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4,000-year-old strands of hair unravel human travels

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posted on Jul, 11 2010 @ 07:09 PM
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4,000-year-old strands of hair unravel human travels







Inuk — named after the word for man in the Greenland Inuit language — is the first ancient human being to have his genetic code read, offering important insights into his biology, appearance and migrations.


Video:
edition.cnn.com.../video/world/2010/02/12/rush.greenland.oldest.human.itn

Articles:
blog.taragana.com...
www.timesonline.co.uk...





posted on Jul, 11 2010 @ 07:11 PM
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This amazing! more proof to show we're more incredible then we thought. Who knows? Soon we might meet aliens one day.



posted on Jul, 11 2010 @ 07:14 PM
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Too bad we haven't done more with stem cells so we could possibly use his hair to clone him and actually meet a caveman looking eskimo.



posted on Jul, 11 2010 @ 07:17 PM
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reply to post by Str8Jackit
 


We can clone a Neanderthal for 30 million dollars. That would be great to do.We can all play God, make an army of strong and savage men and women.



posted on Jul, 11 2010 @ 07:26 PM
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reply to post by Blue_Mage
 


Why not clone that Neanderthal? IF there is no God, how could one "play" God?



posted on Jul, 11 2010 @ 07:28 PM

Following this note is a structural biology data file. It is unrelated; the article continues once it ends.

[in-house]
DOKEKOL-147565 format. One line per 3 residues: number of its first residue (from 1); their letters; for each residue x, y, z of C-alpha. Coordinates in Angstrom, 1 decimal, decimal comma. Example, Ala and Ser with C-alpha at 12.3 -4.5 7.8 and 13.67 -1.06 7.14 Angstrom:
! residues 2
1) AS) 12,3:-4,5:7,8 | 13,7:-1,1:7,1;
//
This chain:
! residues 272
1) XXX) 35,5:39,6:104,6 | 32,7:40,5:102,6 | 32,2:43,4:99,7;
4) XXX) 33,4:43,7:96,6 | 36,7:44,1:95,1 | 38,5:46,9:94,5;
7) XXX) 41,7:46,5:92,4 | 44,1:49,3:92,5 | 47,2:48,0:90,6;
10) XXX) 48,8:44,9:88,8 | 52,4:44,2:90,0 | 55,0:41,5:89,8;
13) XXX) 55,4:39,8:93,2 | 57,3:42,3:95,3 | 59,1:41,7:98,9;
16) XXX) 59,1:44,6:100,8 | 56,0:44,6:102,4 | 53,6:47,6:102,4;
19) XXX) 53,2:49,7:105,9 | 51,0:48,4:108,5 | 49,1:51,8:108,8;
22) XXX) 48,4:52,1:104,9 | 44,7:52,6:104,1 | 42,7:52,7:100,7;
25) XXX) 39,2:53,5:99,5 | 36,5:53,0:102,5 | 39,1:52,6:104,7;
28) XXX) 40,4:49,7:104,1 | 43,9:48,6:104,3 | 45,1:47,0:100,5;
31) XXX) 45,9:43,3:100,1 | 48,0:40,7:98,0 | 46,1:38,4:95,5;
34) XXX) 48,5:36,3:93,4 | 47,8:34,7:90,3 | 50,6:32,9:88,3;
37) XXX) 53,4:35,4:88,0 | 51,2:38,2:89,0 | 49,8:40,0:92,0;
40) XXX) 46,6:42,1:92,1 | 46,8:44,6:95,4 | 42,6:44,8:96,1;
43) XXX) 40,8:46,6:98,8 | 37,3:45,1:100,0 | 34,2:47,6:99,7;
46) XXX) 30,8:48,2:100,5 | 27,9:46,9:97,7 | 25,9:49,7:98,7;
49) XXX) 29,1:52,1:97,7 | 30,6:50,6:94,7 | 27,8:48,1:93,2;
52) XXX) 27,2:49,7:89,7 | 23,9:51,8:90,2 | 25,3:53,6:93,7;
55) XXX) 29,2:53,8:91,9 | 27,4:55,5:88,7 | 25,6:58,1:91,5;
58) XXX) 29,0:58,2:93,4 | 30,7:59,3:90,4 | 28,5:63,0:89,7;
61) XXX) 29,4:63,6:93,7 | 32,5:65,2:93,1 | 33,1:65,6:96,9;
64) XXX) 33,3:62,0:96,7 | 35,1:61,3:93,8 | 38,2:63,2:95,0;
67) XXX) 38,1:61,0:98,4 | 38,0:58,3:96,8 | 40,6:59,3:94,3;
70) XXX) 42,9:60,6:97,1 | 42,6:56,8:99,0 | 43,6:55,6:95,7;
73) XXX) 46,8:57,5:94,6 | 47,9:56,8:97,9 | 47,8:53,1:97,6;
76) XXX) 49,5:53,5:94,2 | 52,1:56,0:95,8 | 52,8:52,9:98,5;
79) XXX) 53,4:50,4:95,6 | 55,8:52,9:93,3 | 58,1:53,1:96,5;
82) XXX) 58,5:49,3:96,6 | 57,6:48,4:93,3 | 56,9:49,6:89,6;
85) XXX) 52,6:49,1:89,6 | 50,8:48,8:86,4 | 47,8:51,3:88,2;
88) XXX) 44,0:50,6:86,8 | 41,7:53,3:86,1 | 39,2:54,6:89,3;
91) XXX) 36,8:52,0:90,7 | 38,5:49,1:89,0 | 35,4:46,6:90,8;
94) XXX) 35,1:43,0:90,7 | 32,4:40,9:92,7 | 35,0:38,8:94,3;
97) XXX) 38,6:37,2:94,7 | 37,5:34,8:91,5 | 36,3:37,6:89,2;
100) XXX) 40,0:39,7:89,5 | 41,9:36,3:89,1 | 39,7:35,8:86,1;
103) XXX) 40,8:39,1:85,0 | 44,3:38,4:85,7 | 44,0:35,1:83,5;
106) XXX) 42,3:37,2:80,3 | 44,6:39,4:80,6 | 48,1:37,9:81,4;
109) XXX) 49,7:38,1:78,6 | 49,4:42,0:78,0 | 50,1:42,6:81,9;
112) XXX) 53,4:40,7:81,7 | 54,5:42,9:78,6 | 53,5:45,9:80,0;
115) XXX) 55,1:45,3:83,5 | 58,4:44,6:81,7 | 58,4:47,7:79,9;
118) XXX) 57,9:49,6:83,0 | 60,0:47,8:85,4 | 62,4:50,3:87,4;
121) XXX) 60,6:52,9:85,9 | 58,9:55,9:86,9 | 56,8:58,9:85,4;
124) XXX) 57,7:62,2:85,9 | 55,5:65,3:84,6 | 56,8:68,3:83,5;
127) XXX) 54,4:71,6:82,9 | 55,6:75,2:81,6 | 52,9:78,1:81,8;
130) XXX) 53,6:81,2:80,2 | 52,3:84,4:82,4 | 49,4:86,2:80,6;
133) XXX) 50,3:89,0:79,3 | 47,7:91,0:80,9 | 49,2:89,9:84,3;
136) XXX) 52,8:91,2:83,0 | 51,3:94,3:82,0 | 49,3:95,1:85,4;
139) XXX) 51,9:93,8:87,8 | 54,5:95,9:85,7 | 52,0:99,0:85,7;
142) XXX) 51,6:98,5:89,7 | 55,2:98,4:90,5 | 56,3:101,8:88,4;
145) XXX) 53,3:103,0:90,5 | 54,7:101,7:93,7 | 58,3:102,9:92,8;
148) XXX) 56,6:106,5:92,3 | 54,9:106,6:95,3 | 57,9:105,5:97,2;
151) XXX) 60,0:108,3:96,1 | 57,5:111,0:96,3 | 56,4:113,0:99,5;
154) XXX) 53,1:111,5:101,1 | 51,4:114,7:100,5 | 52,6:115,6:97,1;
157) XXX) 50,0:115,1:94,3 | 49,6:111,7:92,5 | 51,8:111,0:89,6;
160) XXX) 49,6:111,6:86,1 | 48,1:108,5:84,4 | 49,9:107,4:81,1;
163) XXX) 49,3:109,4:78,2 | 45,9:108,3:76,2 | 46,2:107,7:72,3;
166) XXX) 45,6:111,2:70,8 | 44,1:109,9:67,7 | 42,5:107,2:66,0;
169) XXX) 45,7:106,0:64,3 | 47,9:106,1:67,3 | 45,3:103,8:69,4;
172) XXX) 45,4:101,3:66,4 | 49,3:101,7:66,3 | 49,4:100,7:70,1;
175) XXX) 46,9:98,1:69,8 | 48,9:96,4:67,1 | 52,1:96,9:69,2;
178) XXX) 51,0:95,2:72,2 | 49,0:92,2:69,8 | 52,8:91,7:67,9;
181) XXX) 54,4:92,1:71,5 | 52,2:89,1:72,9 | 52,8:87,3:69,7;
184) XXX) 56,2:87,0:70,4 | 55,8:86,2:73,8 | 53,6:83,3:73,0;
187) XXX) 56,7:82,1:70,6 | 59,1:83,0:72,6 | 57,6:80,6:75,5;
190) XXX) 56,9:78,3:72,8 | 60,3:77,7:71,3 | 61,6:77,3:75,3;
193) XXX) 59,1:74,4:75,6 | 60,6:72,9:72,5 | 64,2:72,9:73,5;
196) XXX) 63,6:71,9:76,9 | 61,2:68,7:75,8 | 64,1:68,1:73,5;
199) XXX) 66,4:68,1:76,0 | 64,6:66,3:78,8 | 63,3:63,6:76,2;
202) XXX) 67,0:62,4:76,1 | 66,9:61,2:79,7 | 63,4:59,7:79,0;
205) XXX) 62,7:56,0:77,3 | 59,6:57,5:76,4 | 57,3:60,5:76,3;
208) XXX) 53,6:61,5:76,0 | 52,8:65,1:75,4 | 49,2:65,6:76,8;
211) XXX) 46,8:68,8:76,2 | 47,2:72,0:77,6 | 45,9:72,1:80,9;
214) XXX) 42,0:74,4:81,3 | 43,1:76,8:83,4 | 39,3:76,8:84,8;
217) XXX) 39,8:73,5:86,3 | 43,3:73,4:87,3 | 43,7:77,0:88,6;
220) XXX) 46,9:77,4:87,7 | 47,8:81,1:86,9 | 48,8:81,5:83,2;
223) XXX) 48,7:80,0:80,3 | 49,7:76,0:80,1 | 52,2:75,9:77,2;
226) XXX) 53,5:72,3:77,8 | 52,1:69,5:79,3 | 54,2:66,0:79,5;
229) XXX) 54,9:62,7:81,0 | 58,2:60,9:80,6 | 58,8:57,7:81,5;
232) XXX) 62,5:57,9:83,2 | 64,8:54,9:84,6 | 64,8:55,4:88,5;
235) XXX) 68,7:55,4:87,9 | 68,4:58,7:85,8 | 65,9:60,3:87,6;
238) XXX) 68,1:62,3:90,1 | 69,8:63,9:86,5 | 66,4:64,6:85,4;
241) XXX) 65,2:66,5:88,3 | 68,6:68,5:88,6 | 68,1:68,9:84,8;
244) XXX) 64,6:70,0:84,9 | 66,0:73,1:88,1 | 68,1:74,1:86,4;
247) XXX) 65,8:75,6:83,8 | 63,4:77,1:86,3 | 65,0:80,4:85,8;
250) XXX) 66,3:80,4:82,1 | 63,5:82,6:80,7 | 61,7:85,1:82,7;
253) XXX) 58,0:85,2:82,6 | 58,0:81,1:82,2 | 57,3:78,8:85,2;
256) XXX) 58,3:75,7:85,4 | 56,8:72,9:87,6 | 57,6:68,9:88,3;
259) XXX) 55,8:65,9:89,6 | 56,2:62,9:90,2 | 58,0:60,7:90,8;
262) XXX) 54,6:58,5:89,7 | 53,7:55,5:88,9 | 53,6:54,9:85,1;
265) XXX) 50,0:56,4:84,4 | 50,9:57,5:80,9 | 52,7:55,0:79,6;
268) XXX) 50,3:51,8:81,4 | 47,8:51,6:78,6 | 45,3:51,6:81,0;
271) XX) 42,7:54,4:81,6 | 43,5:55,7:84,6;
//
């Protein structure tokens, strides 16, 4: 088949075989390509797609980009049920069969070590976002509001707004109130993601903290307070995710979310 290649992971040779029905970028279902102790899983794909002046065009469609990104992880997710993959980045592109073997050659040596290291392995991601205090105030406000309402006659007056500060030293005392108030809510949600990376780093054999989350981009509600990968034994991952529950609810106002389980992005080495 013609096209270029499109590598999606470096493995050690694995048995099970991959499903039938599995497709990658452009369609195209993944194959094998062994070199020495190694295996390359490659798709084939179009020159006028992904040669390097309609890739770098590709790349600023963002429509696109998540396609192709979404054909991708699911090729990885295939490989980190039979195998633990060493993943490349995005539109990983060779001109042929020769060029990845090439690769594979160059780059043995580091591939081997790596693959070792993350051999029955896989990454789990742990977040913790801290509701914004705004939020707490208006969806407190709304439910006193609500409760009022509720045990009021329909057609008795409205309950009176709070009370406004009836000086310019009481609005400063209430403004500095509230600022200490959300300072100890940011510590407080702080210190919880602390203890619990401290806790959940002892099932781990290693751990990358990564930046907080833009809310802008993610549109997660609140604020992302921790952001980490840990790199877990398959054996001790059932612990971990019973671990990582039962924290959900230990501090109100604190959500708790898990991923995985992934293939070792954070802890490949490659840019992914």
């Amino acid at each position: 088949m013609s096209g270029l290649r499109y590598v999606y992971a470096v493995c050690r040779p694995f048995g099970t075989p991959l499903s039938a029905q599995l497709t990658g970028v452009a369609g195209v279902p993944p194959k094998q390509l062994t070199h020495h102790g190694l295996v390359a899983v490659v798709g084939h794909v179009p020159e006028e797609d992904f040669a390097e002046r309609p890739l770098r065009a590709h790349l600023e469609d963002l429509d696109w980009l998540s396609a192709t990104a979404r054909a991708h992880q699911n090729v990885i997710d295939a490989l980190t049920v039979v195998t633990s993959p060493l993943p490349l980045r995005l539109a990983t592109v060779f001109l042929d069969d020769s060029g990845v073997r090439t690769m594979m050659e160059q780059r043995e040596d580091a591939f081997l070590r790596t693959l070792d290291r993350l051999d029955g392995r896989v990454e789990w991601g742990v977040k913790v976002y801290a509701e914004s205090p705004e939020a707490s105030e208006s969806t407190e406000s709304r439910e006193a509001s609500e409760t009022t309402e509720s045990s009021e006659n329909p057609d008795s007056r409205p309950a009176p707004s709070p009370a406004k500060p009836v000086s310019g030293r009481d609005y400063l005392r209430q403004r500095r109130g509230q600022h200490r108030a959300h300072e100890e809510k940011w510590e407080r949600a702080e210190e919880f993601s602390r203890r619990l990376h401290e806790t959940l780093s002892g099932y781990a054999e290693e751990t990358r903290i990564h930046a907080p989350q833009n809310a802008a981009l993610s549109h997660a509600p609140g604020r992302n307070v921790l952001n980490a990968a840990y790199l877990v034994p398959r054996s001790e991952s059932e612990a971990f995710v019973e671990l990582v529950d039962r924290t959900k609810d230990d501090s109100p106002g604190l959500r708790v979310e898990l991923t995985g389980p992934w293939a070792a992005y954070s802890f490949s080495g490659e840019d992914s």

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reply to post by mistafaz
 


who said anything about God being real or not. I'm just saying we can clone one because we have all the capabilities.



posted on Jul, 11 2010 @ 07:28 PM
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No offense to anyone, nor am I trying to be a mod, but please keep it on topic, I don't want this to turn into a debate about cloning or god.

Thanks.



posted on Jul, 11 2010 @ 07:40 PM
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reply to post by Blue_Mage
 


I was just screwing around.



posted on Jul, 11 2010 @ 07:50 PM
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Once again, I will be the "bad guy".

this has been done before, a few months back. Maybe the use of the search feature in the future will help glean topics that have been presented and discussed (to various extents). As I recall, DNA tests pointed that Inuk's area of origin was northeast Siberia (or northwest Siberia? Siberia it was, that is for sure!)



posted on Jul, 13 2010 @ 08:46 AM
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reply to post by mistafaz
 


I don't think it would be ethically right to clone a member of an extinct species solely for study, especially an intelligent, self-aware hominid. That man/woman would be alone, confused, scared, etc.



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